NPR's Emily Schwing reports on some recent climate-change developments that are affecting Alaska's Yukon Quest and Iditarod sled dog races. Officials and mushers are beginning to wonder how long the state sport will be able to survive these drastic changes with warm temperatures threatening food supplies and the landscape of the race.
The mushers have already begun to look at their environment and how they train their dogs with a different kind of race in mind. Open water is looked at with a wary gaze, as Hank DeBruin of Ontario tells Schwing about a recent close call he had:
"I was sleeping in my sled bag and I heard a roar, sounded like freight train. So I threw all my stuff in the sled bag, pulled my dogs and my sled up the bank a bit and turned around, and there was wide-open water where the sled was sitting five minutes earlier."
Dogs are also being trained to run more at night, when the temperatures are colder — better conditions for the dogs, who usually enjoy sub-zero temperatures. Likewise, the rising temperatures are causing mushers to pack their food differently. Usually, they break off frozen chunks of meat for their dogs, but food is now exposed to warmer temperatures, making it thaw and spoil easily. So, some mushers have taken to insulating their food. Raincoats for dogs and musher are also being packed within the sleds — more gear to protect against the new elements that are challenging the racers.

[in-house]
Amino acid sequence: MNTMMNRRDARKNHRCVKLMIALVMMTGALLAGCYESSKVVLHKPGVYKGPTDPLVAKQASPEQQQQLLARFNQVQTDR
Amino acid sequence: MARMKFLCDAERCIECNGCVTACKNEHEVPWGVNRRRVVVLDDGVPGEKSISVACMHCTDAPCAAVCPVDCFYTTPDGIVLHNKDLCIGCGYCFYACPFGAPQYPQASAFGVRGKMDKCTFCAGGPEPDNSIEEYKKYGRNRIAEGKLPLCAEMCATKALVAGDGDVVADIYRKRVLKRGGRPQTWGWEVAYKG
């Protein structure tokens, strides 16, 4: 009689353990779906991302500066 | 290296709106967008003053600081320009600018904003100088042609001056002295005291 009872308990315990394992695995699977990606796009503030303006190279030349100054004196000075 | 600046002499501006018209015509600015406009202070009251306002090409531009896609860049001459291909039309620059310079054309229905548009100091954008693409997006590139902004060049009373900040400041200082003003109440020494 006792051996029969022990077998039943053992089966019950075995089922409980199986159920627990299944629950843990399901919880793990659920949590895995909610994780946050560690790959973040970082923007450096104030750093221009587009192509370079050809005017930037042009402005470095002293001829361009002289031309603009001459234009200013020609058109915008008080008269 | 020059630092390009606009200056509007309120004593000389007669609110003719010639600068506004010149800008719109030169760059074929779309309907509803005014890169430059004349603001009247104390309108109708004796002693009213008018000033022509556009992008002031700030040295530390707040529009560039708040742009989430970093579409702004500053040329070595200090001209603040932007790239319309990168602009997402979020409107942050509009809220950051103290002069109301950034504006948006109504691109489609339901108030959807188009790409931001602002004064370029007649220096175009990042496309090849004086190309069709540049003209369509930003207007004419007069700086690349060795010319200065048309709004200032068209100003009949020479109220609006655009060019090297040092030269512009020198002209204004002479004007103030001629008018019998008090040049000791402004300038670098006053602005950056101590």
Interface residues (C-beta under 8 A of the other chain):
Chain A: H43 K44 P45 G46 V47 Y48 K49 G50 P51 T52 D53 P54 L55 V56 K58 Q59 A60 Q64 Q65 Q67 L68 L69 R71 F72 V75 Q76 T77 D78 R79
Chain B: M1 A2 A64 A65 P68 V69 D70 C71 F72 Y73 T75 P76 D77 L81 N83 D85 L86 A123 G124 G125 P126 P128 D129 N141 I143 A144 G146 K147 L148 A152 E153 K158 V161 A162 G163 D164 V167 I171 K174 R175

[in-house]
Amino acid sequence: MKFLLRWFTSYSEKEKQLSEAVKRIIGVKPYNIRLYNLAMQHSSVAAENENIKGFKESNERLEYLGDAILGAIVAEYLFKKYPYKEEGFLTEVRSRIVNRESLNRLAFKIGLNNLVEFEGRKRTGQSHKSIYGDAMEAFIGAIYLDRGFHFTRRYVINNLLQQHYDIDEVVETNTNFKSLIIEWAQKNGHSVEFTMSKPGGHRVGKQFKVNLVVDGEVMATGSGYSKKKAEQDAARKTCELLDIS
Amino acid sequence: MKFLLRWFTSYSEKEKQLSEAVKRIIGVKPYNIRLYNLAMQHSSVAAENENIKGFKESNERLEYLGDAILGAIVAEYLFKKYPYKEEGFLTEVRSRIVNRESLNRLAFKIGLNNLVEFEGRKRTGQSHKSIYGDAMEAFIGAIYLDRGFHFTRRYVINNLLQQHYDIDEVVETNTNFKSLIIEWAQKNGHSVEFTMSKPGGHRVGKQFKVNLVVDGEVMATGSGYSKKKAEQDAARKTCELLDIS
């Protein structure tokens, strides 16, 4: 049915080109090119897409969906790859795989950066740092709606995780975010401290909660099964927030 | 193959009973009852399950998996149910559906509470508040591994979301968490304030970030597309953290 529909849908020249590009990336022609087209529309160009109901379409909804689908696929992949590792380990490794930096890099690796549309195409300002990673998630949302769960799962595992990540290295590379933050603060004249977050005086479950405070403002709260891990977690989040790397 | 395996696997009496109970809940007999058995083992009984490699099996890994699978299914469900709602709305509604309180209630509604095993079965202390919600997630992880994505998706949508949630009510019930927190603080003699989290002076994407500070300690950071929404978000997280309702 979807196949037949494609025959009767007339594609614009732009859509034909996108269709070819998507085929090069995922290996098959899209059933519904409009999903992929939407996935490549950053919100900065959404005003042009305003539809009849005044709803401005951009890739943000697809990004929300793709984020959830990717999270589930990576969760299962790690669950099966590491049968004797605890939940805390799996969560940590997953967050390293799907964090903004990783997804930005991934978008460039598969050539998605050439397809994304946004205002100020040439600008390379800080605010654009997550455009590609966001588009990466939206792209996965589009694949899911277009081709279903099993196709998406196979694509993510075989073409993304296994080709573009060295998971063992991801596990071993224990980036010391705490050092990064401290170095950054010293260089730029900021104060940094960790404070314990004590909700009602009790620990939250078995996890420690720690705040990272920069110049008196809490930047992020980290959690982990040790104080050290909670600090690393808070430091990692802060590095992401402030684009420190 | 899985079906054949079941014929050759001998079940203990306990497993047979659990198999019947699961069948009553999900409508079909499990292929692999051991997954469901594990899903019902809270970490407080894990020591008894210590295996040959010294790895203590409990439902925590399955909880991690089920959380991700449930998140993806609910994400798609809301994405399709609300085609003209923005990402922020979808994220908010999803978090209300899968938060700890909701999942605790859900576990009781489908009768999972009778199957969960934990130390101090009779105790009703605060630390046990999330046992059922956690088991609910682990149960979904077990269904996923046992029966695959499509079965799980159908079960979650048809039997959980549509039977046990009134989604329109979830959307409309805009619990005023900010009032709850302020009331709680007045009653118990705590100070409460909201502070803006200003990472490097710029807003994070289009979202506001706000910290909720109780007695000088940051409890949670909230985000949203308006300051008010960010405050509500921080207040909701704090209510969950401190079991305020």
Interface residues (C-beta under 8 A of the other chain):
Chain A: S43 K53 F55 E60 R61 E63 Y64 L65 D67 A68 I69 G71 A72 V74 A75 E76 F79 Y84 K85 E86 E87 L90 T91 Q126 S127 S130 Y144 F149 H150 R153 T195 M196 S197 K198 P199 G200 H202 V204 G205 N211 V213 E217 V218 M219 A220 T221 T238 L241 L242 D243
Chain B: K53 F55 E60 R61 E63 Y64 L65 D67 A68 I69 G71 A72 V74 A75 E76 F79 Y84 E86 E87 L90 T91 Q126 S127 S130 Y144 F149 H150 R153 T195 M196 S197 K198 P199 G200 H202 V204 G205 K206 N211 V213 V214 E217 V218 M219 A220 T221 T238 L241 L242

Climatologist Rick Thoman from the National Weather Service spoke to Schwing about the inevitable call officials may have to make one day, saying there could come a day in five or 50 years from now when the warm temperatures will affect whether the race will even happen. Officials already considered moving the starting line of the Yukon Quest race, but a drop in temperatures and a snowstorm allowed them to reconsider.
Being that these sled dog races are Alaska's official state sport, bringing in tourists, these warming temperatures may cause the state to shift its position to try and find another economic driver. Many people, from farmers to nations, have had to make hefty decisions from whether to stop growing a certain cash crop to stalling a sporting event. The world is, indeed, changing the landscape.
Read more at NPR.
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